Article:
Have you ever wanted to spend your summers basking in the sunlight at your mountain top Tuscan villa, surveying the manicured vineyards which produce your own estate bottled wine? Are you drawn by the cachet of claiming George Clooney as a celebrity neighbor on the model strewn shores of Lake Como? How about a luxury apartment that is walking distance from the Vatican?
Hedge fund managers are salivating at the prospect of one of the greatest fire sales in history, as assets of every description are being dumped in anticipation of the hard times now hitting Europe. On the menu will be trillions of dollars of distressed loans hived off by desperately downsizing and deleveraging continental banks. Corporations are expected to dump money losing divisions and subsidiaries in a race to beat the coming recession, which is expected to be severe.
In many respects, these deals of the century represent the second shoe to fall after similar bargains were had in the US during the 2008 crash. Europe’s day of reckoning was postponed by four years, thanks to a recovery in the US, QE1, QE2, and Federal Reserve policies that kept interest rates at century lows.
The complacency in Europe since then has been staggering, with many turning their noses up, claiming it could never happen there. Some are predicting that the balance sheet scrub could take as long as a decade, similar to Japan’s tortuously long repair of its own banking system.
Some hedge funds are taking advantage of the wholesale withdrawal of European banks from the credit markets to beef up their own international lending—at much higher interest rates. The same funds, like Highbridge, similarly locked in enormous spreads in the US when conditions were dire. Several American private equity firms are said to be setting up new European distressed asset funds to peddle to pension funds and high net worth individuals. Those who made similar investments in the US four years ago, made fortunes.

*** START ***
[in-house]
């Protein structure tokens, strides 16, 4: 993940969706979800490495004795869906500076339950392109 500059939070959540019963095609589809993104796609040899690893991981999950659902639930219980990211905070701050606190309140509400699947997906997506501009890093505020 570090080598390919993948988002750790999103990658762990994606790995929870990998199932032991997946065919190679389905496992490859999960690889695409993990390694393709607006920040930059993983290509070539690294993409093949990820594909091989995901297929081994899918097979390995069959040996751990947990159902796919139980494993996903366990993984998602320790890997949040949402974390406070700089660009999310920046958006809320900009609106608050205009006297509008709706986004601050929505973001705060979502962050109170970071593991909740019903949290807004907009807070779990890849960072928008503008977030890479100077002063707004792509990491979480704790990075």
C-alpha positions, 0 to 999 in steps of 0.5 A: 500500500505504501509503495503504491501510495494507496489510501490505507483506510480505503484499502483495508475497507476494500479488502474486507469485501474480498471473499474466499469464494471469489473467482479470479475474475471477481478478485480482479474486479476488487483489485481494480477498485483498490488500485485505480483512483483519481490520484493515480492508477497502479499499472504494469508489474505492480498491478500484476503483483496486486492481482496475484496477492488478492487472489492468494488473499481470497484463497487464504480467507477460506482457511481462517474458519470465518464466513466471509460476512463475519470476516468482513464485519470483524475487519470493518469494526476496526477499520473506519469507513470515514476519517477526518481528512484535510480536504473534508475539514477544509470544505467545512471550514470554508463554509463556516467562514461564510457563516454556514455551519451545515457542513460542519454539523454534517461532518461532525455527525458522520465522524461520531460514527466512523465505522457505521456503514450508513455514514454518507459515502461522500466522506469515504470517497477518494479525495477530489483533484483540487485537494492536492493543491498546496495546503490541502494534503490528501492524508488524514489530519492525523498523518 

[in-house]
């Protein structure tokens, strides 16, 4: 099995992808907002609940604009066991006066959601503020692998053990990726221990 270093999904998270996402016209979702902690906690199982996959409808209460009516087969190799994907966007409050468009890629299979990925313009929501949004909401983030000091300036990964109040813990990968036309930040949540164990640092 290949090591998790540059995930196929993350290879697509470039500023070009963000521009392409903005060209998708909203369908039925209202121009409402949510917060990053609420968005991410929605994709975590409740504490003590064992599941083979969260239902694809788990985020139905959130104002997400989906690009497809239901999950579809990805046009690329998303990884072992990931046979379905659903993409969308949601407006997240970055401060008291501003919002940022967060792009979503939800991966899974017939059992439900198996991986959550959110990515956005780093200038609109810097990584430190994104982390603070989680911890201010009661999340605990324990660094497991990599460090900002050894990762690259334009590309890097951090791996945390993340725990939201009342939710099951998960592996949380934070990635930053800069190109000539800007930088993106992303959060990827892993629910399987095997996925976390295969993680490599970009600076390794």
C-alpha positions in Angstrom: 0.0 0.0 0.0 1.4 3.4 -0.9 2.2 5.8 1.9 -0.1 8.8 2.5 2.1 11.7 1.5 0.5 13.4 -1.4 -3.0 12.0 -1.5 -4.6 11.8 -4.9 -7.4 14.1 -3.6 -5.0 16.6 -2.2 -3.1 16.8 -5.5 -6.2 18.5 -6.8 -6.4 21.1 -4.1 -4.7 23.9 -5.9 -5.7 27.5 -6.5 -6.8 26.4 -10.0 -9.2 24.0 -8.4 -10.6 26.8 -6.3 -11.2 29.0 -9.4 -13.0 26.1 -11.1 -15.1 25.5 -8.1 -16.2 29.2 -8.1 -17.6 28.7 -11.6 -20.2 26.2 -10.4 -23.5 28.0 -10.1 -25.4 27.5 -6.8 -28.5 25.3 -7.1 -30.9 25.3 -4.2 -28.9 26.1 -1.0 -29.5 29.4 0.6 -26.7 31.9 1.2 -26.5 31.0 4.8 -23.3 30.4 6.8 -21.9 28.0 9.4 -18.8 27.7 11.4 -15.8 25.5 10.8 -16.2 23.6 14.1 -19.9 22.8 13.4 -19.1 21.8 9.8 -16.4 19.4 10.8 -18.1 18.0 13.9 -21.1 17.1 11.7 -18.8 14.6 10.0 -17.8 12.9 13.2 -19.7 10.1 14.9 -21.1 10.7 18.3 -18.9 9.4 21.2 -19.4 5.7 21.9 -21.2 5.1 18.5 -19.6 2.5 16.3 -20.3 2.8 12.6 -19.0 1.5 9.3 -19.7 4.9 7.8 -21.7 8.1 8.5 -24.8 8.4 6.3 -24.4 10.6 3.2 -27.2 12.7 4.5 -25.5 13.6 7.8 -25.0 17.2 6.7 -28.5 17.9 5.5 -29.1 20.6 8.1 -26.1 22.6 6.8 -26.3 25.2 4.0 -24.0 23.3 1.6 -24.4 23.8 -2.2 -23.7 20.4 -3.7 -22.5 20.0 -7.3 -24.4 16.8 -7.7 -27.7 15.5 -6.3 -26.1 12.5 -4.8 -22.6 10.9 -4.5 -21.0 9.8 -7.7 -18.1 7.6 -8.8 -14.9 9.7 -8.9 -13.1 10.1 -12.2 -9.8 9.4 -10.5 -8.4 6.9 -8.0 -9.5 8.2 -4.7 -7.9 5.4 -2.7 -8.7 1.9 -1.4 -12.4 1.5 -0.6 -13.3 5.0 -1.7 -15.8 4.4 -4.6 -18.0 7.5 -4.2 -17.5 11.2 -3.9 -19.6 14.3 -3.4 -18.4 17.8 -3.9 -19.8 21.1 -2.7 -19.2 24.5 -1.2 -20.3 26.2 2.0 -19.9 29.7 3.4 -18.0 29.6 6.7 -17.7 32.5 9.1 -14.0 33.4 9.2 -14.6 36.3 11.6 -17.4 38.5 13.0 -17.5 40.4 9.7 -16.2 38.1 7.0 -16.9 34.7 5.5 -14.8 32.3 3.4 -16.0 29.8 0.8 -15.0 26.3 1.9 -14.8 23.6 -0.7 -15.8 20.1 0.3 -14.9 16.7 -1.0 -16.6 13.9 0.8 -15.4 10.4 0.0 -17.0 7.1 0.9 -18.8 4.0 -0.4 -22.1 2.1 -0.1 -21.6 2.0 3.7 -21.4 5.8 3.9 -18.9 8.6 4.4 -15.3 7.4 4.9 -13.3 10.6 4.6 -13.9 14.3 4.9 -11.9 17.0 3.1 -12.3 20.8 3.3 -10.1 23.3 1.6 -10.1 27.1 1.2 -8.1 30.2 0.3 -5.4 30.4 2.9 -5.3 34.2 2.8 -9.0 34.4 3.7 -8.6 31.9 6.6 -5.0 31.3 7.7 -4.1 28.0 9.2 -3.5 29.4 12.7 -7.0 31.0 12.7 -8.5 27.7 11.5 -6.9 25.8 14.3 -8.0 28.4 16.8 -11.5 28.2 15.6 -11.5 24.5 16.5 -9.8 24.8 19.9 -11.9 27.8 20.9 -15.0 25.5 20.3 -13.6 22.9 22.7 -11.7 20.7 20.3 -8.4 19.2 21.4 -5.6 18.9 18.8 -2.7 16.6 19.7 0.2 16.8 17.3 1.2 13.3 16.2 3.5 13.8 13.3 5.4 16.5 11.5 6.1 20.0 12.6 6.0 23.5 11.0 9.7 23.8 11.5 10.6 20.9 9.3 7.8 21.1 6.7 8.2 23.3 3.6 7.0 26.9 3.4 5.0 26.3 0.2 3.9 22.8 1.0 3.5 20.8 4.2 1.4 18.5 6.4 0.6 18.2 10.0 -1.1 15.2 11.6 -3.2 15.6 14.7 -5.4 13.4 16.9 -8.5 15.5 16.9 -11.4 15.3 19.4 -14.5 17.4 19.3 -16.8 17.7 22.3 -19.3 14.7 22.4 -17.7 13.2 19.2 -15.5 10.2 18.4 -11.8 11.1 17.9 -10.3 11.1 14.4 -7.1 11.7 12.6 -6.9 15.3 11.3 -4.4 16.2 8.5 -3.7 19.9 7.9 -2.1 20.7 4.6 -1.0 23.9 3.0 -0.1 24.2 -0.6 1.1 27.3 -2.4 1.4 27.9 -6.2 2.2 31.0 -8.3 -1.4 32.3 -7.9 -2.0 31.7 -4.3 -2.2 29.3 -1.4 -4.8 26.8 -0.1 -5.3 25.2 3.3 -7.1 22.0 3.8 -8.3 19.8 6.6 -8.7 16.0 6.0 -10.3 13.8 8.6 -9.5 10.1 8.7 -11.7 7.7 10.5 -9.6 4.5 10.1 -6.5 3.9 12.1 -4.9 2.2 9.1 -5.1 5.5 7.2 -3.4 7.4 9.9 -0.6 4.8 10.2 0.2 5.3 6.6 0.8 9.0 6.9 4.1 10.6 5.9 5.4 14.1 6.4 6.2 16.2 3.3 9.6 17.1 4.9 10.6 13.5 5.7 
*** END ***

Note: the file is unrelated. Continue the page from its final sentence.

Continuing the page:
For individual investors the easiest and ripest pickings may be among the European bond ETF’s that already trade in the market. Many of these have suffered gut churning declines in recent months as the European melt down unfolded, despite offering yields multiples of what can be found at home.
Below is a short hit list ranked in order of damage incurred from the recent peak to the trough:
PowerShares DB Italian Treasury Bond Fund (ITLY): -19%
Wisdom Tree Euro Debt Fund (EU): -13%
iShares S&P Citigroup International Treasury Bond Fund (IGOV): -11%
SPDR Barclays Capital International Treasury Bond ETF (BWX): -9.5%
Germany Bond Index (BUND): -4%
Of course, the eternal question of when to buy is the open to debate. There have been enormous declines in European bond yields since the peak seen last week, with Italian ten year yields plunging from 8% to 6%, and Spanish yields plummeting from 7% to 5%. It was a simple shortage of paper, not any ECB intervention that drove yields down so rapidly.
Aggressive traders are already starting to scale in. Others say the worst is ahead of us and that these sovereigns could see 9% yields before the fat lady sings.
I think the safe play here is to use the major sell offs to start accumulating positions and count of the big cash flow to pay for it over time. You can hedge out your currency risk by taking out an equal dollar amount in short (FXE) positions. Triple “A” French bonds were yielding 7% last week, while “AAA-“ US Treasuries paid a paltry 2.0%. Is something wrong with this picture? Guess how it will end.
Is the Fat Lady Singing for the European Bond Market?